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    Anybody ever airebrush spar varnish?
    There are two theories to arguing with a woman .. . Neither works.

    Women always say that giving birth is way more painful than a guy getting kicked in the nuts.There is no way to prove that they are wrong.

    But a year or so after giving birth a woman will often say "It would be nice to have another child".

    You never hear a guy say, "It would be nice to get kicked in the nuts again".

  11. #11
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    Quote Originally Posted by johnlaw484 View Post
    Anybody ever airebrush spar varnish?
    I hate the stuff. I have a lot of wood trim, boat, etc that I used spar varnish on and weather ruins it fast.
    Even my threshold on the garage door seems to last forever with plain old interior urethane. I had to do it every year with spar varnish.
    I really like Tru-oil. It is on my Hawken and we hunted deer for a week in Ohio. It rained all day, every day and I had no damage to my rifle at all. My friend had a new TC ML and it was ruined, the wood swelled, metal rusted and the finish was gone. I feel spar varnish would have been as bad.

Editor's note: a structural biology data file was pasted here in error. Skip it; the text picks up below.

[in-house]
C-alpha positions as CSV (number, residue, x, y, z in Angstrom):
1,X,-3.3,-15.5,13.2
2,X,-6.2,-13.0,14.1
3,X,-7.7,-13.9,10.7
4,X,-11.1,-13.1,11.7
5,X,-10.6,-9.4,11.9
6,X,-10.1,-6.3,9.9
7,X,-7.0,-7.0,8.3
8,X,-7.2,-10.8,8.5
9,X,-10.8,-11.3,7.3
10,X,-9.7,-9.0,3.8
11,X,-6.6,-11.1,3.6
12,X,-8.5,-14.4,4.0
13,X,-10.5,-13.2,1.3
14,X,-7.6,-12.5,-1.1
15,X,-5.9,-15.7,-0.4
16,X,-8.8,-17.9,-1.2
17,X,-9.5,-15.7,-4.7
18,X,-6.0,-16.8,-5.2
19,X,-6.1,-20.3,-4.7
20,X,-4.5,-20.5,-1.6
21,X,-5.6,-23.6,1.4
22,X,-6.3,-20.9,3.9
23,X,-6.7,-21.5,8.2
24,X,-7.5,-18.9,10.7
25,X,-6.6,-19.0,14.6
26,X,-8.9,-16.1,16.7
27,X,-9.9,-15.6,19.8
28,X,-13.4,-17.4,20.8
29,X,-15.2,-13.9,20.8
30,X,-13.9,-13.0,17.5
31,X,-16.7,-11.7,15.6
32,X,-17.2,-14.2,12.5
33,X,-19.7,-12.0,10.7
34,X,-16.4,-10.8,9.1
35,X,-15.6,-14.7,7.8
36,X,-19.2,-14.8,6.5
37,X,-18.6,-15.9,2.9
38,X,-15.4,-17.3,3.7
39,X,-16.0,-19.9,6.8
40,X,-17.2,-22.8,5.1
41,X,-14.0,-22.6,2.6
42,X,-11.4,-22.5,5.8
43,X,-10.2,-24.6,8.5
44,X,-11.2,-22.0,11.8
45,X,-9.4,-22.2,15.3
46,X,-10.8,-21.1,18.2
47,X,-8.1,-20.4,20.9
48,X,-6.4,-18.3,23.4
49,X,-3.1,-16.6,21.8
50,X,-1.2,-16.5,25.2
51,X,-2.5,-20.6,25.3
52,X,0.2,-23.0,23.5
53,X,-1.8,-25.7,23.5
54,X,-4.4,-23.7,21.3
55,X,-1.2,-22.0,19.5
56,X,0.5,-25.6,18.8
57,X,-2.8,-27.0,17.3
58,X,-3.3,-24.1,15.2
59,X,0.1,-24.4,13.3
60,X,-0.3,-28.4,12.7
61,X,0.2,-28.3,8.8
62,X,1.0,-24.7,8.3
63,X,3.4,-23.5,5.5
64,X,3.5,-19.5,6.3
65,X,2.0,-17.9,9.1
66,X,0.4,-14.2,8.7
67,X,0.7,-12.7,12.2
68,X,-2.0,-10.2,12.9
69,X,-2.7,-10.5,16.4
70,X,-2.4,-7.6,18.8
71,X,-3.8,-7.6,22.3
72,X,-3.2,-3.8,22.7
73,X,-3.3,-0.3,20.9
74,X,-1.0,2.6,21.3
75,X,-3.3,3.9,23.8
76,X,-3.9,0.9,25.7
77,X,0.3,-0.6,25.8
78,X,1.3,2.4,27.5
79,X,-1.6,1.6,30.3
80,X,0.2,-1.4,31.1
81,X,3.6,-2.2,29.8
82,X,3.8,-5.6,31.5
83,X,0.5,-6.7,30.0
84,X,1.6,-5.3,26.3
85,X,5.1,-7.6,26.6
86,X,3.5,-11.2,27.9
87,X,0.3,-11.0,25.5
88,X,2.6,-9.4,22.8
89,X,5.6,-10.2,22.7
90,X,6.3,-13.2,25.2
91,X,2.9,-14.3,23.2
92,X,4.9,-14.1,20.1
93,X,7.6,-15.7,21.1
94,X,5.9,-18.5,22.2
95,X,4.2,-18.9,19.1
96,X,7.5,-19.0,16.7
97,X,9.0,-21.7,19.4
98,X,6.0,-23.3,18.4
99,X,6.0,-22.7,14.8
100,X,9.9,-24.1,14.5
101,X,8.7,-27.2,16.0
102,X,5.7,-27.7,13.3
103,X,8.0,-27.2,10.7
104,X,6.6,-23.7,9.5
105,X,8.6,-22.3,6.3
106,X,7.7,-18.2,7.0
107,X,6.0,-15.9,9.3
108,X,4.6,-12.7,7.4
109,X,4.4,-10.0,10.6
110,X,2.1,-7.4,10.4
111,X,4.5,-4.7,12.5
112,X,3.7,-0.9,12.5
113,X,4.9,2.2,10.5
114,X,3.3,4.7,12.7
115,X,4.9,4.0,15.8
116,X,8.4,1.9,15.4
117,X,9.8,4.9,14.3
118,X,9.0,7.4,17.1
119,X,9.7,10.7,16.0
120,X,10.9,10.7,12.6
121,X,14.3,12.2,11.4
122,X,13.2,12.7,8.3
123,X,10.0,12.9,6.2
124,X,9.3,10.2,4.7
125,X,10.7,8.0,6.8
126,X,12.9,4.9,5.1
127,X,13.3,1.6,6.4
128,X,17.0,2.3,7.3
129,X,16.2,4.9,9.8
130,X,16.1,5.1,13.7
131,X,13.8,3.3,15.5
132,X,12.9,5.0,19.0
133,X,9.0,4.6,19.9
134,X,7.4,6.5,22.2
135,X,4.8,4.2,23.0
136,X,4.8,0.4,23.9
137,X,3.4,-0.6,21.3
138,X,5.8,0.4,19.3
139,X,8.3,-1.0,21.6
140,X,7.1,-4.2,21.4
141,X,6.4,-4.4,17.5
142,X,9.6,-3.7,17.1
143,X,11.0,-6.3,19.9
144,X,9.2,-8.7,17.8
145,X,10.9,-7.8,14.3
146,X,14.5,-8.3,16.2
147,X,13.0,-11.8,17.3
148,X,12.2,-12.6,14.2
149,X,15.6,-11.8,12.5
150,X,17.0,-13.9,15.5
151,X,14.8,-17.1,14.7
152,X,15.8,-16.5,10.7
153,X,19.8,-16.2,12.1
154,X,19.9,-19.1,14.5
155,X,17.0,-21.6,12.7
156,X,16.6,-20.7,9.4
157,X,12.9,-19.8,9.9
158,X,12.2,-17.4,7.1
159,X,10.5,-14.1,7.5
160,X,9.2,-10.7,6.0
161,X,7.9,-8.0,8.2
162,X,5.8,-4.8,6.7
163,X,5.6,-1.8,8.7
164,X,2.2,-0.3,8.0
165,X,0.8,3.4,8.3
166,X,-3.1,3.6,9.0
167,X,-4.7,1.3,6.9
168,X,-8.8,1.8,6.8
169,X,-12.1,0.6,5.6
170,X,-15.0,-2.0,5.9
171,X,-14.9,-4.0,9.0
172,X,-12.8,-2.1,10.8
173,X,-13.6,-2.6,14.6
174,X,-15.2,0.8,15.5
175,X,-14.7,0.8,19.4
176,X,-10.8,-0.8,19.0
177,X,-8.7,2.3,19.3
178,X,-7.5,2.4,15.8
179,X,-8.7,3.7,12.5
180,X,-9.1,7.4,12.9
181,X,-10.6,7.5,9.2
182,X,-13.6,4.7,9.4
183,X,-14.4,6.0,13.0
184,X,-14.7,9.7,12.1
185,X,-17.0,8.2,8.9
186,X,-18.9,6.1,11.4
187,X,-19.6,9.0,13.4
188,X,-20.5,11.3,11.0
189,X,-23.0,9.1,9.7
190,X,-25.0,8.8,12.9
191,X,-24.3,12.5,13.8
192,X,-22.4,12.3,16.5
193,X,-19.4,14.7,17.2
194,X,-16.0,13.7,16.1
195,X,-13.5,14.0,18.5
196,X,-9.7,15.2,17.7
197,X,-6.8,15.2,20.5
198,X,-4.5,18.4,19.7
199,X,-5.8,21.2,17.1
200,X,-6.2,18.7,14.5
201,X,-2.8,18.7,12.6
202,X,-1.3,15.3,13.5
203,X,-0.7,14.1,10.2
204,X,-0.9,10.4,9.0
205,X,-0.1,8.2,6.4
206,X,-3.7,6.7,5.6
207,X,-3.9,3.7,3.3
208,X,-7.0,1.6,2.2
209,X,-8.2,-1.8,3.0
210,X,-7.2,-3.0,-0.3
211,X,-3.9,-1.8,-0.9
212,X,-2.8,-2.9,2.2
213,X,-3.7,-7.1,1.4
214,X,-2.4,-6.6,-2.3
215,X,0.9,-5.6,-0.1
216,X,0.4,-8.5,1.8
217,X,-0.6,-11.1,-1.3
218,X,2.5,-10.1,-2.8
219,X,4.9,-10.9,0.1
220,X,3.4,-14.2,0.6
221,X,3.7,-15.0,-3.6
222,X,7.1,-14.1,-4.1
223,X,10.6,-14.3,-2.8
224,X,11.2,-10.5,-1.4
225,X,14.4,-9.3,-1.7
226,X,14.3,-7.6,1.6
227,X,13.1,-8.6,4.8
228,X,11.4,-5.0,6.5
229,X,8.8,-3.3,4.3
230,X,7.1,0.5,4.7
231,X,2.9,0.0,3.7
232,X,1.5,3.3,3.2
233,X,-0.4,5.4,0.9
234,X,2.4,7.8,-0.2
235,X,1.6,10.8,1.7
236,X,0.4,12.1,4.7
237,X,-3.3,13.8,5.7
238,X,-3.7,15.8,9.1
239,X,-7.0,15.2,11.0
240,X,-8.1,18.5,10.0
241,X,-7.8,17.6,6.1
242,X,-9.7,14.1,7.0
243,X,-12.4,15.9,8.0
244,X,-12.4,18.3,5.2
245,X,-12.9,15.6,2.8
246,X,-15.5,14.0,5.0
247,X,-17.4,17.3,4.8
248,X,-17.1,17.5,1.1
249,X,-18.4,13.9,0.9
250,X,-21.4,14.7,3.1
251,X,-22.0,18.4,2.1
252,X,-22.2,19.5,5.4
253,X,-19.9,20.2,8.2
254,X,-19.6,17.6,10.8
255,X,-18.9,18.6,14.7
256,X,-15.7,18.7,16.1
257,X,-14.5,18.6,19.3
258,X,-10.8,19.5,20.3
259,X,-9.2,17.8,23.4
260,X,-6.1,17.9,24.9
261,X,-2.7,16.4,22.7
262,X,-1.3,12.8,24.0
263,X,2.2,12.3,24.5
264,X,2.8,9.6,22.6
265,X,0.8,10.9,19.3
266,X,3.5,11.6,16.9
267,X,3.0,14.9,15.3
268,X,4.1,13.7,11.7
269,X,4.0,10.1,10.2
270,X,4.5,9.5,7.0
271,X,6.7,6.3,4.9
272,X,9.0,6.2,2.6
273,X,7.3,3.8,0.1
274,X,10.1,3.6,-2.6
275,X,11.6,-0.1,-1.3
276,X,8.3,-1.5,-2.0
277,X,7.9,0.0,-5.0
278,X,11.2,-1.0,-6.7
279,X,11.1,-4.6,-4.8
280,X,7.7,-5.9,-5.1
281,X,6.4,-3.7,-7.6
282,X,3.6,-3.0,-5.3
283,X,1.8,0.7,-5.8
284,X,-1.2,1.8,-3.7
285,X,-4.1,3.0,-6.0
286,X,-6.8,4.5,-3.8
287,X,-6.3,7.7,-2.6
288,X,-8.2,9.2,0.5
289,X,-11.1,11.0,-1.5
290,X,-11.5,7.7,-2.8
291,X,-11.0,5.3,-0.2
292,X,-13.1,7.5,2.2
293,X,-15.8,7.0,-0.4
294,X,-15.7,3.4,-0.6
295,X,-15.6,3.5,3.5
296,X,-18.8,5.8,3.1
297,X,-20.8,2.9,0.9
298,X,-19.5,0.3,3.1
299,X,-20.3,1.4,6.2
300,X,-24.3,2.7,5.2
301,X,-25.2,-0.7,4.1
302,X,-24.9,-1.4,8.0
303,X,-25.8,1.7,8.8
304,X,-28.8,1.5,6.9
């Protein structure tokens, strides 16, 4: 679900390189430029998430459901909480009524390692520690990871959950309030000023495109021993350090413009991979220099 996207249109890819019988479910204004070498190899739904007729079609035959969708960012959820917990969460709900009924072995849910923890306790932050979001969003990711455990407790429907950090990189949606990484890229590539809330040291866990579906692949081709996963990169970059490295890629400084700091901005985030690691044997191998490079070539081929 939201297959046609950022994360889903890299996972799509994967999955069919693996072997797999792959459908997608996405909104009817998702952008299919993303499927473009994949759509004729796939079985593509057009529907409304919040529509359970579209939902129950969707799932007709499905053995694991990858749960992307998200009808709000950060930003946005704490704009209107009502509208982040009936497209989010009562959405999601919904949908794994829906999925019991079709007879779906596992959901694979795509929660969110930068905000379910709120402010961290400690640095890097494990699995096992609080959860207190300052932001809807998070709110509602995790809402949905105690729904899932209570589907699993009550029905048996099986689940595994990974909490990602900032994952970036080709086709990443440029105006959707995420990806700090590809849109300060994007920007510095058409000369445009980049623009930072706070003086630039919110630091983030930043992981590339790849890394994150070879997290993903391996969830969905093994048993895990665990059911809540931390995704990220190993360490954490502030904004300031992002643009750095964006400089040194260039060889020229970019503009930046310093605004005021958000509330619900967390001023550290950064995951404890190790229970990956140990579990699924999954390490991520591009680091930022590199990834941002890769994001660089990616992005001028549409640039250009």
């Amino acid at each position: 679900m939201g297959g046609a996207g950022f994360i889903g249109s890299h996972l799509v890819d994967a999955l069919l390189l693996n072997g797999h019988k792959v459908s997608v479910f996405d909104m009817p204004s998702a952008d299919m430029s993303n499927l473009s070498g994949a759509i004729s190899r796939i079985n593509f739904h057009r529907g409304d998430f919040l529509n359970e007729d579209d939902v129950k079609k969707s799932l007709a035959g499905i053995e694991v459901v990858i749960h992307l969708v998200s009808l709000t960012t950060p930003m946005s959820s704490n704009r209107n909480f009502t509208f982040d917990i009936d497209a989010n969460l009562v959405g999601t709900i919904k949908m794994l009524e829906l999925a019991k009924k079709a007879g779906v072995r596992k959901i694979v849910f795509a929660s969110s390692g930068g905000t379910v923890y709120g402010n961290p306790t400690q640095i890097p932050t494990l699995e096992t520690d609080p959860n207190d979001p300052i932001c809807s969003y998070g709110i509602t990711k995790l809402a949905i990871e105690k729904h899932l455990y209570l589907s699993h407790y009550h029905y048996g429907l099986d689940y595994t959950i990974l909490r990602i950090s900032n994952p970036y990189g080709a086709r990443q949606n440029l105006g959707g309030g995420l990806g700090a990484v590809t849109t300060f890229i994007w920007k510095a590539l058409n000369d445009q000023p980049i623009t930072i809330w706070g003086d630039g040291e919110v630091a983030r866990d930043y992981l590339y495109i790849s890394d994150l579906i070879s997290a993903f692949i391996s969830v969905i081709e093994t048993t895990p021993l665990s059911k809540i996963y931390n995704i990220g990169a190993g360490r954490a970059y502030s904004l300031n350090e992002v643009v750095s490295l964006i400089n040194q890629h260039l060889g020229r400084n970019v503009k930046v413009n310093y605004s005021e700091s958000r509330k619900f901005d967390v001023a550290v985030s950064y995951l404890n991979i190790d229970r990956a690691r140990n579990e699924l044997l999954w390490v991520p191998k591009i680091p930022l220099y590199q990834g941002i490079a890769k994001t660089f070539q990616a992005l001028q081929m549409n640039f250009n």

12. #12
    Boolit Master

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    Great Job and Post

    Quote Originally Posted by Gunfreak25 View Post
    Remember, with time and patience you can do just about anything.
    Hey Gunfreak,

    That is one heck of a cool accomplishment! Now I have some ideas of how to go about things like this alot more than I used to.